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The Northwest Fire Science Consortium works to accelerate the awareness, understanding, and adoption of wildland fire science. We connect managers, practitioners, scientists, and local communities and collaboratives working on fire issues on forest and range lands in Washington and Oregon.

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JFSP Regions

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NWFSC is one of
fifteen regional exchanges
sponsored by the Joint Fire Science Program.

Hot Topics


Let's fix the fire problem: Here's a solution

Webinar from Northwest Fire Science Consortium

Daniel Leavell, Assistant Professor of Practice & Extension Forest and Fire Agent, presented "Let's fix the fire problem: Here's a solution." Watch the video on our YouTube channel. Please note that the video recording failed during the webinar. We've done our best to pair the audio file with the Powerpoint slides. The audio may not align exactly with the appropriate slide at all times.


Engaging fires before they start: Spatial fire planning for the 21st Century

What will you learn?

New fire management paradigms are emerging that recognize fire is inevitable, and in many cases desirable. During this webinar you will be introduced to a new process for spatial fire planning using tools such as Potential Control Line atlases (PCLs), Quantitative wildfire Risk Assessments (QRAs), and Suppression Difficulty Index (SDI). Chris will demonstrate how these tools can align wildfire management decisions and actions, from the development of strategic wildfire response zones to in situ wildfire response decisions that balance operational success, firefighter safety and values at risk. He will also highlight opportunities to use these tools for allocating limited restoration resources to support wildfire response, including areas where cross-boundary management would be beneficial. By the end of this webinar Chris hopes you will have a better understanding of ongoing efforts to engage wildfires before they start, as a means to help society learn to live with wildfire during this period of rapid environmental change.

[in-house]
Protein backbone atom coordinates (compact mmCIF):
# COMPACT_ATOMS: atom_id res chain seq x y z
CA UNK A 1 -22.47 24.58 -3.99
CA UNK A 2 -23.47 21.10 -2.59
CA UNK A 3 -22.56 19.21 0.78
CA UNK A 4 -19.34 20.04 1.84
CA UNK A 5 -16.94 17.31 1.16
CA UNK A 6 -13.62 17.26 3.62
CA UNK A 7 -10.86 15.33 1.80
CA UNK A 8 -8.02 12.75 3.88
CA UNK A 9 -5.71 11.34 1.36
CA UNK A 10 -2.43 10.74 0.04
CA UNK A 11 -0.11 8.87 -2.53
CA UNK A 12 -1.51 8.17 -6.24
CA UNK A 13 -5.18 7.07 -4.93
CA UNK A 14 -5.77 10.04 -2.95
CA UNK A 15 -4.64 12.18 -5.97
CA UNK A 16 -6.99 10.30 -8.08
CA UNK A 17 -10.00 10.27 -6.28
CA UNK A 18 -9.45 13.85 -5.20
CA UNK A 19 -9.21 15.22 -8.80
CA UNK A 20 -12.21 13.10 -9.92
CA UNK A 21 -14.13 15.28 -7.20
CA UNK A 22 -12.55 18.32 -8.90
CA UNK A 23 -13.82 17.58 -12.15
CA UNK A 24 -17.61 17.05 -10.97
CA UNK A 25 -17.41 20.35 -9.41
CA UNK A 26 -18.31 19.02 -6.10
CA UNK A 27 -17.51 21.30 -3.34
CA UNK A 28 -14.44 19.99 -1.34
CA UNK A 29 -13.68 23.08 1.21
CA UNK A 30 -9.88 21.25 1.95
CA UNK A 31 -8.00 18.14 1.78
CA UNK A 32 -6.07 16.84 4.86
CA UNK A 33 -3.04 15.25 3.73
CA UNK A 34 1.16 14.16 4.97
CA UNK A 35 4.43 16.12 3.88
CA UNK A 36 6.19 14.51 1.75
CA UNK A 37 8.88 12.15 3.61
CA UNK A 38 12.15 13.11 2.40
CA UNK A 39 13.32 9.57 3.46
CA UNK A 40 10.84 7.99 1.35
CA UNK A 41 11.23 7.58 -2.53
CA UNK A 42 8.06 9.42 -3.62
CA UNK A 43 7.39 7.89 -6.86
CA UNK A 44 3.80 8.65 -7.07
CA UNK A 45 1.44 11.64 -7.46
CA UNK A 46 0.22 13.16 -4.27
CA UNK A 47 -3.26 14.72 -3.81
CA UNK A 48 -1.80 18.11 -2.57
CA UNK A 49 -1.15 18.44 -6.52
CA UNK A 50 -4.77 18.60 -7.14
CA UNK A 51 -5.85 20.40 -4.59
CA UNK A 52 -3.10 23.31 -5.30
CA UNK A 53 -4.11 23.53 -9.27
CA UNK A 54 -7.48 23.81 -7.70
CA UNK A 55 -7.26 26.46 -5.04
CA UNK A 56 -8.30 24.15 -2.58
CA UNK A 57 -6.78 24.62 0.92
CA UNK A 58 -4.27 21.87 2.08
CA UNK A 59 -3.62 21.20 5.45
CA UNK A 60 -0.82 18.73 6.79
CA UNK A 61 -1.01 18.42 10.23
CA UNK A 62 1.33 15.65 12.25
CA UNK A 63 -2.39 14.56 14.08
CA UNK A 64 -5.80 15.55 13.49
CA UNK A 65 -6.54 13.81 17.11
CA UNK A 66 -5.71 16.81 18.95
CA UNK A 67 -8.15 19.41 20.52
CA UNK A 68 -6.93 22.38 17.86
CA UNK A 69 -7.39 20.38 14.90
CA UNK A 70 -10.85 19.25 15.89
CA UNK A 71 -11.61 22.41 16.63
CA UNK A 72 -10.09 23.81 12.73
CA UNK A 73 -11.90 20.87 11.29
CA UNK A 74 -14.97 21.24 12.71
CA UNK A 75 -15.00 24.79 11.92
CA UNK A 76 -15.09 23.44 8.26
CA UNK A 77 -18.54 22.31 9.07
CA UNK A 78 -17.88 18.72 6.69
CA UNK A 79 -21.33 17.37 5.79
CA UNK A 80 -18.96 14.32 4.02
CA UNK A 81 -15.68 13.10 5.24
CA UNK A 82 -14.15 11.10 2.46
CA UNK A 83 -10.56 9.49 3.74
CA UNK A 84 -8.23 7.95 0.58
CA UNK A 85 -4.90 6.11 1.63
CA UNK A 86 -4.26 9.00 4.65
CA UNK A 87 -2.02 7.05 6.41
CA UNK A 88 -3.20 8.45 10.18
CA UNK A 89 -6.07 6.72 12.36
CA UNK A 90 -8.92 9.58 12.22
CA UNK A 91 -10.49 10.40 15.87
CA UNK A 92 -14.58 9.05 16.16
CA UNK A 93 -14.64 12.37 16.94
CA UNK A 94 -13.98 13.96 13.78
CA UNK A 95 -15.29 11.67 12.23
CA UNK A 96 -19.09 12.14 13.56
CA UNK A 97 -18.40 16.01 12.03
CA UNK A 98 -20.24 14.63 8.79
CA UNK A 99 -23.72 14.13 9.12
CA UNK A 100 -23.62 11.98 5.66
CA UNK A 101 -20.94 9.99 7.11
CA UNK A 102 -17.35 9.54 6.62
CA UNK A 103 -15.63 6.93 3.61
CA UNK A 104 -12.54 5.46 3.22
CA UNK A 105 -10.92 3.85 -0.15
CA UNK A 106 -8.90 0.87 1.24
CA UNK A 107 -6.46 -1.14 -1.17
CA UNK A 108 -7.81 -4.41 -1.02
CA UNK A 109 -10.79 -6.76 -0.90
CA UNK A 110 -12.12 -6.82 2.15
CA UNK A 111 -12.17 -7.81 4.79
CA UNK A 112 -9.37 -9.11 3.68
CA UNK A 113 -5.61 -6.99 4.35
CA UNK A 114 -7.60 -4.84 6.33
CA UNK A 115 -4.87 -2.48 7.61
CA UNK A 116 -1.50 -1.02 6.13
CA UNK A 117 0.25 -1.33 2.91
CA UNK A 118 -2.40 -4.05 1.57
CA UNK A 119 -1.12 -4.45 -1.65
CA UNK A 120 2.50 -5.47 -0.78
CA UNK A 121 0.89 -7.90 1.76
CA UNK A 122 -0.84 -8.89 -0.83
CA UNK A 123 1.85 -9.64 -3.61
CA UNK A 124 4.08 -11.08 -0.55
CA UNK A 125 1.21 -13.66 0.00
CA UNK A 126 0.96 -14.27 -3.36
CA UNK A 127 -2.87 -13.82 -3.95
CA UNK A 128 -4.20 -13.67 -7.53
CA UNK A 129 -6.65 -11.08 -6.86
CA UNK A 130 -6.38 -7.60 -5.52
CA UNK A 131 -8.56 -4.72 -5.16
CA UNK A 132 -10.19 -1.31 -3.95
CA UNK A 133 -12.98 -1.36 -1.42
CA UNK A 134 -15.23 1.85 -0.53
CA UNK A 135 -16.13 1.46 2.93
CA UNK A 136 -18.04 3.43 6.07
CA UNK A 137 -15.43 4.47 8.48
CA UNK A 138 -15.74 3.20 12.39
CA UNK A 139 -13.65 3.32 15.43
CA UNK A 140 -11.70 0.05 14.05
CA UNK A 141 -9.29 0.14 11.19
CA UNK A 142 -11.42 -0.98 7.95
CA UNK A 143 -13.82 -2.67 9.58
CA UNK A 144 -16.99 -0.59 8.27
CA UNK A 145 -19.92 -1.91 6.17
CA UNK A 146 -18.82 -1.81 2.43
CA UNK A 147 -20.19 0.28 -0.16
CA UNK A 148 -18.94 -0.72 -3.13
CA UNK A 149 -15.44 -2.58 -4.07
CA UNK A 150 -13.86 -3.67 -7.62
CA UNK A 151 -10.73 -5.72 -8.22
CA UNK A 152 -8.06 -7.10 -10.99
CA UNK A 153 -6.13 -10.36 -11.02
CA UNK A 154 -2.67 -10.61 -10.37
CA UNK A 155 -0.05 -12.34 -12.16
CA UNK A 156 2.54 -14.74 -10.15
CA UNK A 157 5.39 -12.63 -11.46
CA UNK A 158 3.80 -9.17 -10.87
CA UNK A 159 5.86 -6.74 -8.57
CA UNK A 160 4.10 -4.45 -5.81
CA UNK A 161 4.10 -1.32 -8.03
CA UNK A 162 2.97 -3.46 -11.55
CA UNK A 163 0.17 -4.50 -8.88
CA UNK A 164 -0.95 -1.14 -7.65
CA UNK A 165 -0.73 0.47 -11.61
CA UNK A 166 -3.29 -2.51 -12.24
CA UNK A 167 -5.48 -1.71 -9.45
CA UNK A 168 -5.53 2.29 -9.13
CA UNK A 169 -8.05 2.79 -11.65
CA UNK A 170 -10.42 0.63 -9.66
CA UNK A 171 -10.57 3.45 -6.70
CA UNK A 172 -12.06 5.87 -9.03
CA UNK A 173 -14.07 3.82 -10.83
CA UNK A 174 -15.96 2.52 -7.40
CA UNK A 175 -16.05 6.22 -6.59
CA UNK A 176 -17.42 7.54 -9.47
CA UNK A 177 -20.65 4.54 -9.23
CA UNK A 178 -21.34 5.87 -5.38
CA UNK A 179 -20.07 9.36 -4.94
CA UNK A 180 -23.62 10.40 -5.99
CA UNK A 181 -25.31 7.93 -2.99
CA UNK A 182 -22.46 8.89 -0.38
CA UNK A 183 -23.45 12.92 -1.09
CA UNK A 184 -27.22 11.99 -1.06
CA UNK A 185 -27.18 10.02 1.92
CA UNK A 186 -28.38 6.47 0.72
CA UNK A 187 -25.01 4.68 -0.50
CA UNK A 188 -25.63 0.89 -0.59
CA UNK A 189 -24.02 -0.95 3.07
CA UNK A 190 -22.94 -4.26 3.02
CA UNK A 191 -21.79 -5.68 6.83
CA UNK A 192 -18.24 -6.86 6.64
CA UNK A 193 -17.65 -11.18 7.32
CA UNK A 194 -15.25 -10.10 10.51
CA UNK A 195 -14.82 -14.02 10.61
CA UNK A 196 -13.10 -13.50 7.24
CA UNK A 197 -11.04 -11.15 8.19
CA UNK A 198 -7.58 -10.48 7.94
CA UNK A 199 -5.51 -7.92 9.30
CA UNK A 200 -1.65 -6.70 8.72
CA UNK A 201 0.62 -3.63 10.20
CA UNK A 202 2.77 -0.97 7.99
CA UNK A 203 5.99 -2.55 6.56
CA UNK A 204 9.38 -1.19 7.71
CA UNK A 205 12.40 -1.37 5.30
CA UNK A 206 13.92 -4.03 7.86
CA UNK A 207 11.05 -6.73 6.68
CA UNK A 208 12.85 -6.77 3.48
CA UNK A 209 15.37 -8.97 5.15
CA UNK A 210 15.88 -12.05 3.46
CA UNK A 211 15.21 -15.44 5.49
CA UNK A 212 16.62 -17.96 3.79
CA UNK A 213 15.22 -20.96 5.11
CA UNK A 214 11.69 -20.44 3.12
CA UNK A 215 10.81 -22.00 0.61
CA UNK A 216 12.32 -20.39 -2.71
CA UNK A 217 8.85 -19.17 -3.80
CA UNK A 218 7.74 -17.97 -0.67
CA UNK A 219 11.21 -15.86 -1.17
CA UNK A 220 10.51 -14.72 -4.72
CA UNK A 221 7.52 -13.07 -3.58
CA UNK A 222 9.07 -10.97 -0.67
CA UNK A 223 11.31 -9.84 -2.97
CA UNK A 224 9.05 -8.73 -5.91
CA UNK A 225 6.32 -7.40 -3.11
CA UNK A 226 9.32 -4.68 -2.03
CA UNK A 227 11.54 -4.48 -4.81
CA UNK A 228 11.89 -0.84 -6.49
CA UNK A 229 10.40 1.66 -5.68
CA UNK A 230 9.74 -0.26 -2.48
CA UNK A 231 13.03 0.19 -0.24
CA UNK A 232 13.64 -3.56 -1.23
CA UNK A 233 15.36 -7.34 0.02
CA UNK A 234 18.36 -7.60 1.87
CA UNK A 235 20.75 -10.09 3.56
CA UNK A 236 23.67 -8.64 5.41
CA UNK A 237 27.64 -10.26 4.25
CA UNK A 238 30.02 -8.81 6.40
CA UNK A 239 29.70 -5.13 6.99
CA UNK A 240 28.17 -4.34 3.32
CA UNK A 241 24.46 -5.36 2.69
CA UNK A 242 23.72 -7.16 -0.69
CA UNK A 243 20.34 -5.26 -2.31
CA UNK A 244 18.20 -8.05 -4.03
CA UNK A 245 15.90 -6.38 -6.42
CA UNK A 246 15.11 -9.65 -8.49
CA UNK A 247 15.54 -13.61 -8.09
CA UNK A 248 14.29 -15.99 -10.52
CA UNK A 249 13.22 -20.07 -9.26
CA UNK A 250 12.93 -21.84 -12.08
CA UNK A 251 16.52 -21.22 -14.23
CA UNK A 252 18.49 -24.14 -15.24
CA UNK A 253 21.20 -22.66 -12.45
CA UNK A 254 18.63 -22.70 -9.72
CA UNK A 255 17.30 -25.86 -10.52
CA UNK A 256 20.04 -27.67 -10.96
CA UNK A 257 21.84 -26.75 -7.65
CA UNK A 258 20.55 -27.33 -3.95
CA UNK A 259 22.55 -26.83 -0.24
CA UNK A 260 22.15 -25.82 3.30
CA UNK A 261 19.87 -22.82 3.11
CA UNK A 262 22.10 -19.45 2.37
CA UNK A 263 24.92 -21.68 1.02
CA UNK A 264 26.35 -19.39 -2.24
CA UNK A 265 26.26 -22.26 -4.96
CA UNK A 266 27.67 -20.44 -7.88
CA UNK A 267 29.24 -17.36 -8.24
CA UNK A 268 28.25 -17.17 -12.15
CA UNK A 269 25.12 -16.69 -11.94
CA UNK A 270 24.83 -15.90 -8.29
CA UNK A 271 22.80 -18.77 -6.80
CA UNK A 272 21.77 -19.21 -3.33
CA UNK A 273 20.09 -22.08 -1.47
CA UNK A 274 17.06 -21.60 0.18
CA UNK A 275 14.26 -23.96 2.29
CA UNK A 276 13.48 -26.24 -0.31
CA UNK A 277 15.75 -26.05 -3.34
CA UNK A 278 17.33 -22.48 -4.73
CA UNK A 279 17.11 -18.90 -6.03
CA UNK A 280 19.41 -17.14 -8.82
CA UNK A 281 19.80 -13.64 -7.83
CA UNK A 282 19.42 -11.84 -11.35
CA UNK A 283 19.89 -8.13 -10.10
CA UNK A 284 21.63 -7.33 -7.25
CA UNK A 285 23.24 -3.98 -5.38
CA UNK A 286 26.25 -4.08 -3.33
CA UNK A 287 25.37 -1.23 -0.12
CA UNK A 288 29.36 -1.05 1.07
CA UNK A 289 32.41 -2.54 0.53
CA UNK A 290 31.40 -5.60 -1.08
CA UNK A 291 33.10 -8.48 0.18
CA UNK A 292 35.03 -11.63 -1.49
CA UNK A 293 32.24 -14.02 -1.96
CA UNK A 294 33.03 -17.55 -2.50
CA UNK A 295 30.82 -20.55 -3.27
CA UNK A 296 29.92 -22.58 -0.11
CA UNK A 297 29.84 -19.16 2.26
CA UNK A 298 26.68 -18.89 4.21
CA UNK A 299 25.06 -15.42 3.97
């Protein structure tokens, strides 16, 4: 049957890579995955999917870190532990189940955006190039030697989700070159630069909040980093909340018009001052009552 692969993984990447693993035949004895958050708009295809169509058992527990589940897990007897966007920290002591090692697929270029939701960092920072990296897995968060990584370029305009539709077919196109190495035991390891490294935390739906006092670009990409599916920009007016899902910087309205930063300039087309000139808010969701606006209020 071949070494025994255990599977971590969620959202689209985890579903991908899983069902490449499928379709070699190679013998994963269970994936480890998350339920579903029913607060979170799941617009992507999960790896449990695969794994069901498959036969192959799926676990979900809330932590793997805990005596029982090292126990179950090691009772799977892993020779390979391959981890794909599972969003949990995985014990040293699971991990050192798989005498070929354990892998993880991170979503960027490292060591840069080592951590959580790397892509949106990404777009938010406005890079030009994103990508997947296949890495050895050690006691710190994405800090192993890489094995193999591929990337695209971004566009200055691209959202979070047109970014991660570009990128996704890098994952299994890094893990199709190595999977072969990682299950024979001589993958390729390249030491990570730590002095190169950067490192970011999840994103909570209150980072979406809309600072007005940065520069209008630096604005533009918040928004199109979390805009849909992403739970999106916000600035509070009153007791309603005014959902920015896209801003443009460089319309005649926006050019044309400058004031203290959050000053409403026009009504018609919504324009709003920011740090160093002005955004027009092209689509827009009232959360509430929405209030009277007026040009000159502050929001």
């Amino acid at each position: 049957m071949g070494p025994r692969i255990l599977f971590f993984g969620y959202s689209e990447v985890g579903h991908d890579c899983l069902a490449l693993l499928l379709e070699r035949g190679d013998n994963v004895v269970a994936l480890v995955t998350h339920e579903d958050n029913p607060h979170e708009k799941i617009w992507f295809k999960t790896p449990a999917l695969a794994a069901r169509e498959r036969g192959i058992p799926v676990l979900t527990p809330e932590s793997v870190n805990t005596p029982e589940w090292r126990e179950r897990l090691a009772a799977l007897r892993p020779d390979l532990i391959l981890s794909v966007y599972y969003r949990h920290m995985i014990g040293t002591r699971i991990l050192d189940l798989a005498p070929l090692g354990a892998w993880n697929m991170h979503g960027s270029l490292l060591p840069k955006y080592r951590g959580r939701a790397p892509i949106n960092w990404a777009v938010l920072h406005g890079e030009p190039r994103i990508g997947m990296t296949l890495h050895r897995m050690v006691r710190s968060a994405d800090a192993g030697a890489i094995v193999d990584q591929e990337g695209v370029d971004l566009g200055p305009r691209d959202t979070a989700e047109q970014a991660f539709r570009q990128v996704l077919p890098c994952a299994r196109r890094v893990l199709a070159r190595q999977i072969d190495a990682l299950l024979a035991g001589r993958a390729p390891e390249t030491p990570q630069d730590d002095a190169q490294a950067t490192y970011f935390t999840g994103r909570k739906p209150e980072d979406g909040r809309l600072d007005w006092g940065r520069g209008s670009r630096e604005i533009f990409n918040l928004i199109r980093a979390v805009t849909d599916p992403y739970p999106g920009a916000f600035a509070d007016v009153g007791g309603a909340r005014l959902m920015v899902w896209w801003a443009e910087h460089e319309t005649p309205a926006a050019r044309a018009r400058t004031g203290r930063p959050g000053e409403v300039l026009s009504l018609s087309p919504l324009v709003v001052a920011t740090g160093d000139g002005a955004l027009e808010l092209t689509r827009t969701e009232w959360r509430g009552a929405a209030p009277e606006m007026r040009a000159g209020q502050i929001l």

Presenter:

Chris Dunn, Research Associate, Oregon State University

Session Details: Thursday, March 21, 2019 at 10:00am US/Pacific || Duration: 1.0 hour

Who should participate?

Managers/Practitioners, Scientists/Researchers, Other

 

Register HERE.

Prepare your computer or mobile device in advance: WebEx instructions


A multi-century history of fire regimes along a transect of mixed-conifer forests in central Oregon, U.S.A

Authored by E.K. Heyerdahl; Published 2019

Dry mixed-conifer forests are widespread in the interior Pacific Northwest, but their historical fire regimes are poorly characterized, in particular the relative mix of low- and high-severity fire. We reconstructed a multi-century history of fire from tree rings in dry mixed-conifer forests in central Oregon. These forests are dominated by ponderosa pine (Pinus ponderosa Lawson & C. Lawson), Douglas-fir (Pseudotsuga menziesii (Mirb.) Franco), and grand fir (Abies grandis (Douglas ex D. Don) Lindl.). Across four, 30-plot grids of ~800 ha covering a mosaic of dry mixed-conifer forest types, we sampled 4065 trees for evidence of both highand low-severity fire. From 1650 to ~1900, all four sites sustained frequent, often extensive, low-severity fires that sometimes included small patches of severe fire (50-150 ha during 18%-28% of fire years). Fire intervals were similar among sites and also among forest types within sites (mean intervals of 14-32 years). To characterize the continuous nature of the variation in fire severity, we computed a plot-based index that captures the relative occurrence of low- and high-severity fire. Our work contributes to the growing understanding of variation in past fire regimes in the complex and dynamic forests of North America’s Interior West.


Expect the Unexpected Fire Management Challenges and Opportunities in a Changing Climate

Webinar from Northwest Fire Science Consortium

Amanda Rau, Oregon/Washington Fire Manager with The Nature Conservancy presented "Expect the Unexpected Fire Management Challenges and Opportunities in a Changing Climate." Watch the video on our YouTube channel.